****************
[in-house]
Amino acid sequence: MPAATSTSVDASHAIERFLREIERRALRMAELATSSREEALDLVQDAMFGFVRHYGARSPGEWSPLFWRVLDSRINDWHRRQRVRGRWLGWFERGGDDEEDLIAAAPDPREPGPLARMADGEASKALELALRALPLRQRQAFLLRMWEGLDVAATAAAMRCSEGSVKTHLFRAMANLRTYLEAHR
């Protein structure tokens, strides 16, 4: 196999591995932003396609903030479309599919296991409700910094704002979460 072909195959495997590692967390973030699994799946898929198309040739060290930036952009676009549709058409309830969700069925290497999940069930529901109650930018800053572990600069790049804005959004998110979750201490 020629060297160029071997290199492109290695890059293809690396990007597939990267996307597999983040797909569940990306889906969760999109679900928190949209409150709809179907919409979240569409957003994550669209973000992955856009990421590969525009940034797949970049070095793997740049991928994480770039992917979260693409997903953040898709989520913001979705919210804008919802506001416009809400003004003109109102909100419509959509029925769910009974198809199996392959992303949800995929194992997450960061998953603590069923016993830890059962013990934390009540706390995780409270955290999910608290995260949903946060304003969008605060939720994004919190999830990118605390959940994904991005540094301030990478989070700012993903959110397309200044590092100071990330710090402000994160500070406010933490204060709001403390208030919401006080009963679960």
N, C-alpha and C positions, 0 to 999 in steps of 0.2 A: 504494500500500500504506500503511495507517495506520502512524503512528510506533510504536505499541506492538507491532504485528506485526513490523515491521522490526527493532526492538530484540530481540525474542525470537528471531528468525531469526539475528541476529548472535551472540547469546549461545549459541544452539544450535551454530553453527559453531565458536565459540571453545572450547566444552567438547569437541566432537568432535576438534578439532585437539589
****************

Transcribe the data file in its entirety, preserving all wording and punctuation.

[in-house]
Amino acid sequence: MPAATSTSVDASHAIERFLREIERRALRMAELATSSREEALDLVQDAMFGFVRHYGARSPGEWSPLFWRVLDSRINDWHRRQRVRGRWLGWFERGGDDEEDLIAAAPDPREPGPLARMADGEASKALELALRALPLRQRQAFLLRMWEGLDVAATAAAMRCSEGSVKTHLFRAMANLRTYLEAHR
């Protein structure tokens, strides 16, 4: 196999591995932003396609903030479309599919296991409700910094704002979460 072909195959495997590692967390973030699994799946898929198309040739060290930036952009676009549709058409309830969700069925290497999940069930529901109650930018800053572990600069790049804005959004998110979750201490 020629060297160029071997290199492109290695890059293809690396990007597939990267996307597999983040797909569940990306889906969760999109679900928190949209409150709809179907919409979240569409957003994550669209973000992955856009990421590969525009940034797949970049070095793997740049991928994480770039992917979260693409997903953040898709989520913001979705919210804008919802506001416009809400003004003109109102909100419509959509029925769910009974198809199996392959992303949800995929194992997450960061998953603590069923016993830890059962013990934390009540706390995780409270955290999910608290995260949903946060304003969008605060939720994004919190999830990118605390959940994904991005540094301030990478989070700012993903959110397309200044590092100071990330710090402000994160500070406010933490204060709001403390208030919401006080009963679960």
N, C-alpha and C positions, 0 to 999 in steps of 0.2 A: 504494500500500500504506500503511495507517495506520502512524503512528510506533510504536505499541506492538507491532504485528506485526513490523515491521522490526527493532526492538530484540530481540525474542525470537528471531528468525531469526539475528541476529548472535551472540547469546549461545549459541544452539544450535551454530553453527559453531565458536565459540571453545572450547566444552567438547569437541566432537568432535576438534578439532585437539589